A multistate lawsuit charging Meta with harming the health of children heightens the nation’s ongoing battle to effectively deal with social media. It is a balancing act that has profound societal implications and thus far has been bereft of adequate solutions.
Washington this week joined 32 other states in filing the suit against the parent company of Facebook and Instagram, charging that Meta not only targets young social media users but also developed “psychologically manipulative” features to keep them hooked on its apps. Meanwhile, eight other states and the District of Columbia have filed similar complaints in federal, state or local courts.
The complex issue likely will come down to whether Meta officials knew that their apps are harmful and have willfully exploited the danger. From a more simplistic viewpoint, the question is the duty of teens and their parents to govern use of popular social media sites.
“Parents are doing their best to protect their kids,” Washington Attorney General Bob Ferguson said Tuesday at a news conference. “But they are up against a sophisticated social media giant that is exploiting its most addictive features for profit. The onus cannot be entirely on parents.”
The states will seek financial penalties under consumer protection laws, and the 233-page complaint claims that Meta’s conduct “constitutes unfair or deceptive acts or practices in violation of the Washington Consumer Protection Act.”
Meta officials responded to the lawsuit by noting that the company has introduced “over 30 tools to support teens and their families,” pointing to features such as age verification, parental supervision and prompts on its platforms that remind teenagers to take a break from social media.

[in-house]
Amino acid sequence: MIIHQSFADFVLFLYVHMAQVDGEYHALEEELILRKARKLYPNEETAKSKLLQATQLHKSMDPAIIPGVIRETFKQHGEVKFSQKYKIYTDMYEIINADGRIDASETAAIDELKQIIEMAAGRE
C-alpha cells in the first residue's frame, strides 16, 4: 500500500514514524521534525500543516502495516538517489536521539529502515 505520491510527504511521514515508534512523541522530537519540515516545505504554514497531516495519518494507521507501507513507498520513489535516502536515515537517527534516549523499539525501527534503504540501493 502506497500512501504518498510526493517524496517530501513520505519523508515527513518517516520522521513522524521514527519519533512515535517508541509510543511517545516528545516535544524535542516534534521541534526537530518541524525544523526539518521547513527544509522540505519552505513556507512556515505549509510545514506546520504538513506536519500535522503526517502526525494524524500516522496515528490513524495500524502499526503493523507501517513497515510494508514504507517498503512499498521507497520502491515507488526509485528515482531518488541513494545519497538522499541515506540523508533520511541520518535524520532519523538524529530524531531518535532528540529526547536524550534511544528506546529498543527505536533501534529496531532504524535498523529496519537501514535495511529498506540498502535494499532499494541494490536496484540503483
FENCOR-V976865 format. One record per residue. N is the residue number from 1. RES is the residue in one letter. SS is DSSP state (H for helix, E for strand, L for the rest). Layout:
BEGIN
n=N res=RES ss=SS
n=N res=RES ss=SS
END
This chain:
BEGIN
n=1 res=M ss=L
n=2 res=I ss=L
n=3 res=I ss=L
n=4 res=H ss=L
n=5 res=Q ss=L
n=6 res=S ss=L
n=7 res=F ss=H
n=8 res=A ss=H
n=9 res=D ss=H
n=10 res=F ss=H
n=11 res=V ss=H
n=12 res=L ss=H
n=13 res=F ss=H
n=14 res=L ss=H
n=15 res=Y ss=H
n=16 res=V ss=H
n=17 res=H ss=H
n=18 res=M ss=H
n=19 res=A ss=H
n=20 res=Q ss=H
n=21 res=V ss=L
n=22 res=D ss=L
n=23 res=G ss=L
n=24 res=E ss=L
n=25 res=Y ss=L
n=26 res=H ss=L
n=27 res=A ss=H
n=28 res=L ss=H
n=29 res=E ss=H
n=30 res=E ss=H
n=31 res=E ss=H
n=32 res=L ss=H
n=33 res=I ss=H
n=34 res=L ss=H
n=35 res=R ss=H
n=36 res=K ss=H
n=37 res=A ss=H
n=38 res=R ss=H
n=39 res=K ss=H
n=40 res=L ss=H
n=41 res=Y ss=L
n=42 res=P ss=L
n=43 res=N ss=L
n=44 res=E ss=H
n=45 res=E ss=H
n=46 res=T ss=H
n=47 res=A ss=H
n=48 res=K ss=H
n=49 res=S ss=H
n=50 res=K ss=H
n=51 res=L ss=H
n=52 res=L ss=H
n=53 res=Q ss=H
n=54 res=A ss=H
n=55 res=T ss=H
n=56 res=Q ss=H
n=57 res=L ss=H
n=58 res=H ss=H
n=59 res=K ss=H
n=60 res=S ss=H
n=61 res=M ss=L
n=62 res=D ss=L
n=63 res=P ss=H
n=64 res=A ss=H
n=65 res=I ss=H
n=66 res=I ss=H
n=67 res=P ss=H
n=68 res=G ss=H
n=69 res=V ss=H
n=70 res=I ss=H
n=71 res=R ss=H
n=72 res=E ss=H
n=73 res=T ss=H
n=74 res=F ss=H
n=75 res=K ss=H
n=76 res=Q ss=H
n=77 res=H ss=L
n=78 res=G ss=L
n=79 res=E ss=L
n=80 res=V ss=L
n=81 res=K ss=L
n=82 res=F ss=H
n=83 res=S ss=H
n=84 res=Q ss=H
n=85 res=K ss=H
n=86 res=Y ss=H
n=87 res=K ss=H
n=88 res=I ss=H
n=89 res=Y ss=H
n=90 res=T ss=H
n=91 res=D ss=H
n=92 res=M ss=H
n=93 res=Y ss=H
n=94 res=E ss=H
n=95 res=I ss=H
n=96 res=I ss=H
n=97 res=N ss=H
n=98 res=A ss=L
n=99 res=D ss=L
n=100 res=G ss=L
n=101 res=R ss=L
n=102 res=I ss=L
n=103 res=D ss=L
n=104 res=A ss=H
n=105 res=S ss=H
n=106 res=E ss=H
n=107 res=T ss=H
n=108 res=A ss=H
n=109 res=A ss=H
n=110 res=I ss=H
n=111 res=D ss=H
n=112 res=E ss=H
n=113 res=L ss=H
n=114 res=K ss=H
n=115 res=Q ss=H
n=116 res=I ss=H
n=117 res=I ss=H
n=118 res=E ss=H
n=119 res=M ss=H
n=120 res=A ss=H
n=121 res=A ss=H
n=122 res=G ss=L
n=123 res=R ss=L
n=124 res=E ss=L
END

Yet the scope of the issue can be seen in the fact that both Democratic and Republican attorneys general are party to the suit. California AG Rob Bonta said: “Our bipartisan investigation has arrived at a solemn conclusion — Meta has been harming our children and teens, cultivating addiction to boost corporate profits.”
The American Psychological Association has said that using social media is not “inherently beneficial or harmful to young people,” and there is research that suggests social media can be positive for a young person’s mental health. But the Mayo Clinic adds: “Social media use also can negatively affect teens, distracting them, disrupting their sleep, and exposing them to bullying, rumor spreading, unrealistic views of other people’s lives and peer pressure. The risks might be related to how much social media teens use.”
All of that will be hashed out — likely between the litigants before the issue arrives in court. But it raises important questions about personal responsibility and the role of multinational corporations in social manipulation.
In that regard, it is reminiscent of a series of lawsuits that culminated with the Tobacco Master Settlement Agreement in 1998. Accused of cultivating addictions and then profiting from those addictions, four major tobacco companies ultimately agreed to alter their marketing practices and make payments to the states in perpetuity. The agreement called for at least $206 billion over the first 25 years to help cover the health care costs incurred by the states.
In other words, manipulative practices can be costly for corporations that appear to be all-powerful and above scrutiny. Whether Meta has engaged in such manipulation remains to be seen, but the states should be lauded for raising the question.